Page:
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Letter From ... an Egypt in Flux
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As I packed for my Nile River cruise on Uniworld's River Tosca, my parents fretted, nervous about my two-week stint in a country still in transition from its January revolution. "Are you sure it's safe?" my dad asked. I assured him that he needn't worry, little knowing that images of Egyptians being mowed down by Army tanks would be broadcast during my stay.

Yet for the most part, I was right. Within the tourist bubble, Egypt remains safe to visit. You'll need an ability to go with the flow, however; protests, strikes and riots are still occurring, and probably will continue until the country holds presidential elections in 2012. The American embassy in Cairo sent out an alert to people registered with the State Department to stay away from areas where demonstrations are going on, as did the British Foreign Office.

The selfish benefit to Egypt's upheaval is that most tourists are gone. Of the 400 riverboats licensed to ply the Nile, only 150 are operating now, none with more than 50 percent capacity, River Tosca's hotel manager told me.

 Uniworld-River-Tosca-Sun-Deck Our ship was no different. While River Tosca holds 82 passengers, we never had more than 20 onboard -- which meant we were treated like pashas. No fighting for a lounge chair here; I even received a free spa treatment, simply because the masseuse was bored. You'll never wait in line while visiting the ancient sites, and you'll have the full attention of your tour's Egyptologist. Never have I received such attentive -- and thankful -- service.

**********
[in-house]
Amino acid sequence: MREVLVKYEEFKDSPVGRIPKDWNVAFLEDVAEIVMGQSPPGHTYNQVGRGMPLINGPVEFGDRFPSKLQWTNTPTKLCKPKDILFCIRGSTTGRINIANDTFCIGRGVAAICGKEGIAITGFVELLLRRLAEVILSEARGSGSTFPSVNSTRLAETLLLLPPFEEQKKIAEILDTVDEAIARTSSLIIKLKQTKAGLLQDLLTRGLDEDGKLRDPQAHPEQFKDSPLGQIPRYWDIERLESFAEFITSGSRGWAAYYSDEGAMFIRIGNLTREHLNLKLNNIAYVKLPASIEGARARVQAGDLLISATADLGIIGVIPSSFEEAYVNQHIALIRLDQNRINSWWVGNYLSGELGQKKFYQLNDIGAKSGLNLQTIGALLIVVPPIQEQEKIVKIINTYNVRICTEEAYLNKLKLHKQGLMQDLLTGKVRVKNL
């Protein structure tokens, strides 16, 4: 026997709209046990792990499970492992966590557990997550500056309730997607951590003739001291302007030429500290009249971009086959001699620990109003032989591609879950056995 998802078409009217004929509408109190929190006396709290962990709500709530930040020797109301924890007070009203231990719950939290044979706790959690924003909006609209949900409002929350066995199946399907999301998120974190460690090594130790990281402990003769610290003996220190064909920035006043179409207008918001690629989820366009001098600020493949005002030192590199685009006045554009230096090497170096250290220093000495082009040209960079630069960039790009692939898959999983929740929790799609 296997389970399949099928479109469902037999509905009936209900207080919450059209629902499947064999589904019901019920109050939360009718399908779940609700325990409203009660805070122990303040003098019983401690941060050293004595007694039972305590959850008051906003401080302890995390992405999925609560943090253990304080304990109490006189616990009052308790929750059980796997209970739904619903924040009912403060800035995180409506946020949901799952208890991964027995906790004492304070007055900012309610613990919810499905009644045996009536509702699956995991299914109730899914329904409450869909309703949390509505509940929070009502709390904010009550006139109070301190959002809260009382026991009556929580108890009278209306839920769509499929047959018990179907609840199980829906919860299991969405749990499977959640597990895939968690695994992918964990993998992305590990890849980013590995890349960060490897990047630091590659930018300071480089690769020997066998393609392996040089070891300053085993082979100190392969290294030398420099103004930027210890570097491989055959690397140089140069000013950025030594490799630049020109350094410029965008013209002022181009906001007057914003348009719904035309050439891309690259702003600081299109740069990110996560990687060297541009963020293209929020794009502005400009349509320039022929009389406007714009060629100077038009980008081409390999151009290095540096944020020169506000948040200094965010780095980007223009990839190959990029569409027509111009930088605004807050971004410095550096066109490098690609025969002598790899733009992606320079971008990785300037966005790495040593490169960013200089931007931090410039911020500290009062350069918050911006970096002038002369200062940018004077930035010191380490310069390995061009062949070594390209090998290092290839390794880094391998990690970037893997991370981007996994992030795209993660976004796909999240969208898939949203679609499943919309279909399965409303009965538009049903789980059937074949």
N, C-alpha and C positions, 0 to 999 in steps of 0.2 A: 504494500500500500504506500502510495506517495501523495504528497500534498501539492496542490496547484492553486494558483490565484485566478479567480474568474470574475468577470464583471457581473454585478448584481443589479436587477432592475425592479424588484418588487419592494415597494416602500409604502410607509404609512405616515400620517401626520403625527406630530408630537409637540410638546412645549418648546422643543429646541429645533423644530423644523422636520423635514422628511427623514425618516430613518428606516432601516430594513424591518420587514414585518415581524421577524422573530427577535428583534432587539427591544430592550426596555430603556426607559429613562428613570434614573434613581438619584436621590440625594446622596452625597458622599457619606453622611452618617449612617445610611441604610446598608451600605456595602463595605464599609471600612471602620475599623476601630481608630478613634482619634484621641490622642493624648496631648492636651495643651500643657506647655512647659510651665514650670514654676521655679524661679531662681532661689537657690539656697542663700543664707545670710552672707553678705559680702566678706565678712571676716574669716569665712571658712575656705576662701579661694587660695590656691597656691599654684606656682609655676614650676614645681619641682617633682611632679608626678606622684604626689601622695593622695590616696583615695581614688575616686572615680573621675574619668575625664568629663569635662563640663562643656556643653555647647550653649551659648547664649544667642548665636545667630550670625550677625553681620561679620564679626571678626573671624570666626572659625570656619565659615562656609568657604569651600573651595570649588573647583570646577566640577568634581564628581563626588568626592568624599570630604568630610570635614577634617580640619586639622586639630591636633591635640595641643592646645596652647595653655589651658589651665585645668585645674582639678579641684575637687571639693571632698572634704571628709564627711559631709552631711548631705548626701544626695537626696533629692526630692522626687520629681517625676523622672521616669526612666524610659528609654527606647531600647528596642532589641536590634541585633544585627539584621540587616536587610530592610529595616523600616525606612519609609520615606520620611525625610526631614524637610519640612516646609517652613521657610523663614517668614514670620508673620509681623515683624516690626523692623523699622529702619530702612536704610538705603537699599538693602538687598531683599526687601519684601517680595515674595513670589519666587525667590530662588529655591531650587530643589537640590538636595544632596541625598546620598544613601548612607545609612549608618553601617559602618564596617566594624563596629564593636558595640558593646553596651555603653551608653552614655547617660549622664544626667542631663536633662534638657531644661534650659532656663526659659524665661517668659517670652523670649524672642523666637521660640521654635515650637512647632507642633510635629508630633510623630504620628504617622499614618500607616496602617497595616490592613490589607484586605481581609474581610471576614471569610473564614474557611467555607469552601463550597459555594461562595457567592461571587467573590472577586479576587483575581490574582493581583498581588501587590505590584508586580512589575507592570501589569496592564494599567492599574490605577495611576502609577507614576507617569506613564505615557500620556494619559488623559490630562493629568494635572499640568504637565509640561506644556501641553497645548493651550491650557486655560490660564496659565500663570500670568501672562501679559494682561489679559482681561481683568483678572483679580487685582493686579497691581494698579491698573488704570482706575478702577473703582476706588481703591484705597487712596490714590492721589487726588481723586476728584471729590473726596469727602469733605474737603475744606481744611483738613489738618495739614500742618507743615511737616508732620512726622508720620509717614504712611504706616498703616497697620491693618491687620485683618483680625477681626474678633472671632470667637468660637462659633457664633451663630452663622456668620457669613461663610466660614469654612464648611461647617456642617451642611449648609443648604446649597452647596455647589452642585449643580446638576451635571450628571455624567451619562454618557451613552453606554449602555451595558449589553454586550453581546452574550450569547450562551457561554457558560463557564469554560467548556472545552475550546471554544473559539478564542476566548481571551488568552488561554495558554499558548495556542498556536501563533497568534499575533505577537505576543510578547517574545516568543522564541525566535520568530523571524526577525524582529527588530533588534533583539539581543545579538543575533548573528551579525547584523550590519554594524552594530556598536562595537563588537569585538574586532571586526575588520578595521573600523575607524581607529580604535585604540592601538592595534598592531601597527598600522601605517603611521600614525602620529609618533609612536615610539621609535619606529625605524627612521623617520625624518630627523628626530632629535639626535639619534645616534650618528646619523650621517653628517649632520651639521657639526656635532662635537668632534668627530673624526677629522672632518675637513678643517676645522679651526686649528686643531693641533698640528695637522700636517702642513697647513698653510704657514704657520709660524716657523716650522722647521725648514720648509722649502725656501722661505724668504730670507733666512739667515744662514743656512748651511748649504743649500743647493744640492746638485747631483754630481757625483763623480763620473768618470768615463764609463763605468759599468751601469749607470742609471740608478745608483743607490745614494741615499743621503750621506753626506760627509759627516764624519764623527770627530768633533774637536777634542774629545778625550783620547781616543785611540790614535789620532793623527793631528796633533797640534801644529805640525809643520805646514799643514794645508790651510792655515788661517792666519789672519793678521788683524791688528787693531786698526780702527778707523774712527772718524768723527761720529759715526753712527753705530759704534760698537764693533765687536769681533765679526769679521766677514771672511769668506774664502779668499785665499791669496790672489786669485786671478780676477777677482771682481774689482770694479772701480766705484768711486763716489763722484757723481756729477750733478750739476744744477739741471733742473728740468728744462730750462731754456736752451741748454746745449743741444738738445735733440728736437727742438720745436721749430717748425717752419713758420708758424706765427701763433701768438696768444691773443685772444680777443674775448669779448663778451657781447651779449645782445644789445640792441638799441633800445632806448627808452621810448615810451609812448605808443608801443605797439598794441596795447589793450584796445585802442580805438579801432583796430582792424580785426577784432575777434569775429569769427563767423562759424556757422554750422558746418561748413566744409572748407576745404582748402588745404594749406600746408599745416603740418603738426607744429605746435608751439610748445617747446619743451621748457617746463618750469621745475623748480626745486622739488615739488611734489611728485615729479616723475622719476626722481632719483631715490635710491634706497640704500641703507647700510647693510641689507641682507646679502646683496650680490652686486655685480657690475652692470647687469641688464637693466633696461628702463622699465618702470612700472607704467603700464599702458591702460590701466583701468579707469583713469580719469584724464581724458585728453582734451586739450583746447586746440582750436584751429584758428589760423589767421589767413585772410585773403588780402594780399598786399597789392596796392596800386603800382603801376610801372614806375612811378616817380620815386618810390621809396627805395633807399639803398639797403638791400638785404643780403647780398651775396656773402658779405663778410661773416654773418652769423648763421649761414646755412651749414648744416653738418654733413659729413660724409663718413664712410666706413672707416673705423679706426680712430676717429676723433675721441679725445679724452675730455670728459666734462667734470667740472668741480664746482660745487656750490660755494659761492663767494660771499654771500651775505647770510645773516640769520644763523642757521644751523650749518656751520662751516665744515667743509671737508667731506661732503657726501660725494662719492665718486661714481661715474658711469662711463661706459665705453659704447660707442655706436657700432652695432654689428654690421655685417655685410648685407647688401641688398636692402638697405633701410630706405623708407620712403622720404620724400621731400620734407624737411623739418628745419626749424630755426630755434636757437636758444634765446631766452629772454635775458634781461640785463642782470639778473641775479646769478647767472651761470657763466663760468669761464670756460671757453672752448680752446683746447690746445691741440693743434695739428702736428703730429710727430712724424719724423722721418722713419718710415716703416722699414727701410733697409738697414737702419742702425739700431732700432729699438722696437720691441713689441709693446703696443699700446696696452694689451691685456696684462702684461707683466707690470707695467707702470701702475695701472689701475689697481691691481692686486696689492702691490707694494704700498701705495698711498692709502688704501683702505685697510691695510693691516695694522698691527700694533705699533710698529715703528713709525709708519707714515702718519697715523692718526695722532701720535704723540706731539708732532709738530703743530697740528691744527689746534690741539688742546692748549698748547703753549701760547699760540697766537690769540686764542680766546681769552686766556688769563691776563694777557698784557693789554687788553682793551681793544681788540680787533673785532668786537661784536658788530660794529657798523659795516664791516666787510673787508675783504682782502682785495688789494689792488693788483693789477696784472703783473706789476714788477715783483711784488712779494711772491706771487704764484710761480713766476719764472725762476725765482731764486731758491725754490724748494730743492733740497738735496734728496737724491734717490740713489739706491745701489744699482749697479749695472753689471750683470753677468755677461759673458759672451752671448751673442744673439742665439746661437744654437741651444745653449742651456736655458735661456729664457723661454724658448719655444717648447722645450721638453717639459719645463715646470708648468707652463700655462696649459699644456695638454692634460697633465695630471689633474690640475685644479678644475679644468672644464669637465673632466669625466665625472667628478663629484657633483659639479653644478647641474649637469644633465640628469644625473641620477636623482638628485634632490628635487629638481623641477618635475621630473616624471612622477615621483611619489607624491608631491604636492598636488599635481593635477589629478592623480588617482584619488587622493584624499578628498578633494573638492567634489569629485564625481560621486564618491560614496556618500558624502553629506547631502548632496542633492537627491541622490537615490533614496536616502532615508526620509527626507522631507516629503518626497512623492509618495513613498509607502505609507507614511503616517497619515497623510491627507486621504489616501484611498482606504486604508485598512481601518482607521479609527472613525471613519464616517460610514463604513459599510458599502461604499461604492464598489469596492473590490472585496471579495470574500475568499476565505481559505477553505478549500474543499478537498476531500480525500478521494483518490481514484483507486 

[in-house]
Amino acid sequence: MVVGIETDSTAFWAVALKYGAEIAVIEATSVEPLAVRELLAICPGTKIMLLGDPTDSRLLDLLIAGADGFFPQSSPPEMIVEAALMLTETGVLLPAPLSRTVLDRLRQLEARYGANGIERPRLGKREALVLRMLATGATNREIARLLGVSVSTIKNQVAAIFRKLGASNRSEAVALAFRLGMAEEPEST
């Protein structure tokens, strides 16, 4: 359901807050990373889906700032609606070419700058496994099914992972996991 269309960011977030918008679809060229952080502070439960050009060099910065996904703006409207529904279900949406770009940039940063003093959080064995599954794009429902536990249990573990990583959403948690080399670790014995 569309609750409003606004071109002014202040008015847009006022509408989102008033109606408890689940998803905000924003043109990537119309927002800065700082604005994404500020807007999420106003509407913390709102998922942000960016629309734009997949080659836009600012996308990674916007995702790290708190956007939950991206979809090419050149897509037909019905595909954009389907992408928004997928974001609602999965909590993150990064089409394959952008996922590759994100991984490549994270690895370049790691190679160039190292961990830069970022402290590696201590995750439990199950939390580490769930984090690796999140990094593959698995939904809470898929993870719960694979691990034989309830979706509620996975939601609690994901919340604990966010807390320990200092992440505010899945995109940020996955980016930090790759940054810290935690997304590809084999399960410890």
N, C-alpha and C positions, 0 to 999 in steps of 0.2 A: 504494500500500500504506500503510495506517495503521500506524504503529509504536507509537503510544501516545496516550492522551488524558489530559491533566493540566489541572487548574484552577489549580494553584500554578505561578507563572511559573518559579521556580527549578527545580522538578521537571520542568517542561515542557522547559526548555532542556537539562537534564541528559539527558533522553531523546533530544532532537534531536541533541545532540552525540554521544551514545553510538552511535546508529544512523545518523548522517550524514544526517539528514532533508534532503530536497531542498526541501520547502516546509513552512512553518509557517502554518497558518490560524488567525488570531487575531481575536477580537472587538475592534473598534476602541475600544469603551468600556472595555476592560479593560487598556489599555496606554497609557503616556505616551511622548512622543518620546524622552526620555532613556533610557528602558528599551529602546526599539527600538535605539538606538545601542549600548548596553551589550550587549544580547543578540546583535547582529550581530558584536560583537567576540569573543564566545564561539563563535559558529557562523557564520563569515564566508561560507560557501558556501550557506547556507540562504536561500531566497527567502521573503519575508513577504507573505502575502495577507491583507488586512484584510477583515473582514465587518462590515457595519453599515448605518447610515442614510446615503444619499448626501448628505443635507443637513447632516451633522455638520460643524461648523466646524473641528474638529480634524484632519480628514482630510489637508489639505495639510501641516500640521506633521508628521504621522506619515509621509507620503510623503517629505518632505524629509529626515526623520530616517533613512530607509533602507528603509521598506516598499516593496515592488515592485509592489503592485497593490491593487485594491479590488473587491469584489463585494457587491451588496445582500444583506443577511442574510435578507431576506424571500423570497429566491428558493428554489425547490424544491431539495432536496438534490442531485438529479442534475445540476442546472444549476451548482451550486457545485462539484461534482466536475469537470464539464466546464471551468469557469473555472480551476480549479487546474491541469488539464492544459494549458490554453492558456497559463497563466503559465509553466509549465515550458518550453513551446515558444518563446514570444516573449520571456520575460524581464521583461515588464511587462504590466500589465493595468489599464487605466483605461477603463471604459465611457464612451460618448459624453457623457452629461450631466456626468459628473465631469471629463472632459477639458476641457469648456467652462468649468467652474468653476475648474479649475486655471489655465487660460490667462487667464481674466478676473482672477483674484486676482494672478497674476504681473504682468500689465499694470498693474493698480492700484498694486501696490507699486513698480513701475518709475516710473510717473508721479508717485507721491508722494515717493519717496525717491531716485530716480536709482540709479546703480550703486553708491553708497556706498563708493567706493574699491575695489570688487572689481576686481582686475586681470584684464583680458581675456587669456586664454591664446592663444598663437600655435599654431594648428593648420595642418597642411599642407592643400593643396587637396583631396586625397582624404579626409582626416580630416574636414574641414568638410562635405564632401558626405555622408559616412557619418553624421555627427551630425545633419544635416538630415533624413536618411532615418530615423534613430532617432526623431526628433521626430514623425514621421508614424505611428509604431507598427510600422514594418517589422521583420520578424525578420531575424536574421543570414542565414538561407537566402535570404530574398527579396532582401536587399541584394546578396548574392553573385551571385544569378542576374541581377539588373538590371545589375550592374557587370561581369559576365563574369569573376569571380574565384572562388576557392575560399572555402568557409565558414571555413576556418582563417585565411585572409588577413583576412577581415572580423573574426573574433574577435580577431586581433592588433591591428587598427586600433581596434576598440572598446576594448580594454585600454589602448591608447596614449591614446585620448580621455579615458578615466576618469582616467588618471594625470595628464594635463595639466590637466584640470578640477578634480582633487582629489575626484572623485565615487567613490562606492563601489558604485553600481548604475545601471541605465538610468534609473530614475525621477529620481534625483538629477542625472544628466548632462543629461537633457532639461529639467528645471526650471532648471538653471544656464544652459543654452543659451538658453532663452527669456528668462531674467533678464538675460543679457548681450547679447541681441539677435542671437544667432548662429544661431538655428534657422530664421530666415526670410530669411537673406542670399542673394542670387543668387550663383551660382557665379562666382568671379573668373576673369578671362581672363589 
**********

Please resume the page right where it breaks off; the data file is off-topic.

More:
There were some downsides. Our low numbers meant we couldn't take our ship up to Dendera, as the Egyptian security forces that patrol that section of the Nile have pulled out (we spent three hours in a van, roundtrip, instead). Another day, an air traffic controllers strike in Cairo held up our excursion to Abu Simbel for several hours, which caused us to reach the temple at the hottest part of the day.

And then there are the touts. At every tour stop, we were accosted by street vendors, some so aggressive they made a few passengers cry. Our guides were loathe to interfere, as violence between touts and tour operators has taken place in Luxor. I armed myself with "La, shukran" (no, thank you), but it still felt like we were running the gauntlet.

I did feel uneasy as I watched the October 9, 2011 violence unfold in Cairo on television and Twitter. But our Uniworld guides assured us that we'd be fine as long as we avoided the downtown area. Our excursion to the Sound and Light show at the Pyramids went on as scheduled (although the seats were only one-third full).

A survey of my fellow passengers found that none felt unsafe during the trip and all were confident in Uniworld's ability to take care of us if security concerns had arisen. So if you're looking for a chance to experience Egypt's wonders without the crowds (and have the run of a riverboat), now's the time to come.

--by Chris Gray Faust. Travel writer Chris Gray Faust is the editor of the award-winning travel blog, Chris Around The World.



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